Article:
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Ann Arbor — The news of Michigan athletic director Dave Brandon's resignation spread across the campus quickly on Friday.

Though there was growing discontent from the student body concerning Brandon's strained relationship with students — including a significant increase in season-ticket prices, to the most expensive in the Big Ten — his departure came as a bit of a surprise.

The Wolverines play their homecoming game against Indiana on Saturday afternoon and with the alumni and fans at Michigan Stadium, the resignation will make for a different atmosphere among UM faithful.

"The timing is definitely surprising — I did not expect anything in the middle of the season," said Bobby Dishell, president of the Michigan Central Student Government. "If something were to happen, I expected it would be at the end of the season."

But increasing public-relations gaffes, including emails allegedly sent from Brandon to fans encouraging them to find a new team to root for, turned up the pressure.

For business major Paige Hackenberg, making a switch now is welcome, as things haven't been the same for the Michigan program in almost a decade.

"With Brandon, a lot of students felt that was lacking and not the tradition and the pride we want from our school. It's exciting to see that student voices were responded to and that the university is making strides that students agree with," said Hackenberg, a junior from Grosse Pointe Park. "It's a big change. Since Lloyd Carr left, we've had a lot of adjustments and readjustments and there's been a lot going on.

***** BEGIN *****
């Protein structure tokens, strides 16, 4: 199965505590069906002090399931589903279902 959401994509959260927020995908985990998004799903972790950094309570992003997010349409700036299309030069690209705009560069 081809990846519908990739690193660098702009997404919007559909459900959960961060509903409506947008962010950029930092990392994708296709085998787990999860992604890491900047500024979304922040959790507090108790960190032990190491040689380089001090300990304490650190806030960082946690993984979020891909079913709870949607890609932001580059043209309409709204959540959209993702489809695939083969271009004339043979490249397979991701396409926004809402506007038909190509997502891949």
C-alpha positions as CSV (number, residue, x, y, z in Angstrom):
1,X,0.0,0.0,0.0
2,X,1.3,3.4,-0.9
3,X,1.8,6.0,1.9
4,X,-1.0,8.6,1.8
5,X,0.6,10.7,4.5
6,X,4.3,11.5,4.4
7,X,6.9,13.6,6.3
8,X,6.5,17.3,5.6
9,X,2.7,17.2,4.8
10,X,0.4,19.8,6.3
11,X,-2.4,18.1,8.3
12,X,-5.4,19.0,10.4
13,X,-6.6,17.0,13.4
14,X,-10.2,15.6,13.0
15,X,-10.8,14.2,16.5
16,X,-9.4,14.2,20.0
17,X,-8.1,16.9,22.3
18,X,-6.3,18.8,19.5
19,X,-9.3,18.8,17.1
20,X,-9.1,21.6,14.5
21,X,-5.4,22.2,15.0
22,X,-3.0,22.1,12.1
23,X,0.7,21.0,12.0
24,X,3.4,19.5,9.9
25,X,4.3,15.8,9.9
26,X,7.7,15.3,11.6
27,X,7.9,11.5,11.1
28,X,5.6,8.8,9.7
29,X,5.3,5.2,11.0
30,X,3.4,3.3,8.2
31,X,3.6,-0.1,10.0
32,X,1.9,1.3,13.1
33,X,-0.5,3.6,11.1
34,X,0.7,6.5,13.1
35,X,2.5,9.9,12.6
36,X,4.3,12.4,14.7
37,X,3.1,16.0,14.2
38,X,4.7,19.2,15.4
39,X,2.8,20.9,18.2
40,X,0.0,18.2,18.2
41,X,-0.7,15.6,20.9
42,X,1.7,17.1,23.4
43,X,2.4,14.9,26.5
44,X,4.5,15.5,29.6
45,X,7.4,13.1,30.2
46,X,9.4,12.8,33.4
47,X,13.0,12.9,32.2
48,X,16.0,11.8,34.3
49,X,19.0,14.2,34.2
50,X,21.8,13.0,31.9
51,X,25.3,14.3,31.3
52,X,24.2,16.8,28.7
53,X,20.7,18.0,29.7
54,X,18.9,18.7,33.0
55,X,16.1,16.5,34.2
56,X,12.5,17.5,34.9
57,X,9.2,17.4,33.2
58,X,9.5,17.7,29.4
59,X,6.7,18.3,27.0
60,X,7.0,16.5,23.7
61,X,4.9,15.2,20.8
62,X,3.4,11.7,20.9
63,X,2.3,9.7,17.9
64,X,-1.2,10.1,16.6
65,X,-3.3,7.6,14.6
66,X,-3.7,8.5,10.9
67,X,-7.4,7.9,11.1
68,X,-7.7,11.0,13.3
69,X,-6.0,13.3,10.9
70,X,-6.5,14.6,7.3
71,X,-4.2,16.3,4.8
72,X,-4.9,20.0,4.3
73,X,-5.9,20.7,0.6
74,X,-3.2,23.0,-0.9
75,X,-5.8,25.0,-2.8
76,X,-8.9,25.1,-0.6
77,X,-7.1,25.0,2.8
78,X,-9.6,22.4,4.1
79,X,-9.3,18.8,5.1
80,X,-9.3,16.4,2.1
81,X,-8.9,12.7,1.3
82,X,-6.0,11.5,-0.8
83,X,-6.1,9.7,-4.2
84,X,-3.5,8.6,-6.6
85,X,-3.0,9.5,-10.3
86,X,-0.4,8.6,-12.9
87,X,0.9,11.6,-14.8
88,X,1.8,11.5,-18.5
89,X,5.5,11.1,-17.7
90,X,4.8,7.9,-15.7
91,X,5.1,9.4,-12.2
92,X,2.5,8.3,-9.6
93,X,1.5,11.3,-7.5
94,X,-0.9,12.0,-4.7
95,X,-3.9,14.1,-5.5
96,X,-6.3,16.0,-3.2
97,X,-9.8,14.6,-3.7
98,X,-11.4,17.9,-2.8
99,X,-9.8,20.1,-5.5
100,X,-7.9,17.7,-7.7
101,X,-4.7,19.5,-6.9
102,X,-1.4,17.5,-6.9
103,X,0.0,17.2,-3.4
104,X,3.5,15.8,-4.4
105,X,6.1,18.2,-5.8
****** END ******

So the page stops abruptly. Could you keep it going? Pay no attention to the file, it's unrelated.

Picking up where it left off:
"It'll be interesting to see how we go from there."

One of the significant dividing issues was the increase in student-ticket pricing, which generated revenue for the athletic department, but left out students who couldn't afford the hikes.

That included Zeid El-Kilani, a graduate student in the school of public policy. Once the increases took effect, he wasn't able to purchase full-season packages as he had done previously.

"I got priced out — I pay for them myself and couldn't afford $300 student tickets," said El-Kilani, who is from New York. "I still made it to games but I couldn't afford the season-ticket package. For me it was somewhat personal, but it was about what was right for the university."

After the news conference announcing Brandon's resignation, El-Kilani was more confident in the path forward, sensing that UM president Mark Schlissel would take the students' concerns into account in choosing a permanent athletic director.

"It signals that we're going to have a better connection between the athletic and academic portions of our campus," he said. "The president really understands what's at stake and he really gets it."

Dishell said that he enjoyed working with Brandon, including the effort to lower student-ticket prices in the wake of the controversy. But with all the issues facing Brandon, there wasn't a single issue that was Brandon's undoing; rather, it was an accumulation of negative events, stoked by the handling of Shane Morris, the quarterback who suffered a mild concussion during a game but was allowed to go back into the game.

Further, miscommunications with a promotion that gave away two football tickets for buying two Coca-Cola products and other incidents made things untenable.

"I don't think it was one specific thing," Dishell said. "It was a combination of things: putting blame on students for not coming to games, the Coca-Cola incident, the Shane Morris incident.

"It was a buildup of time after time. It was a continual buildup of bad will."

As a search committee is formed to help select a permanent athletic director, Dishell said he hopes that the CSG is included in that group, along with Schlissel and interim athletic director Jim Hackett to have a voice in choosing Brandon's successor.

rod.beard@detroitnews.com

twitter.com/detnewsRodBeard

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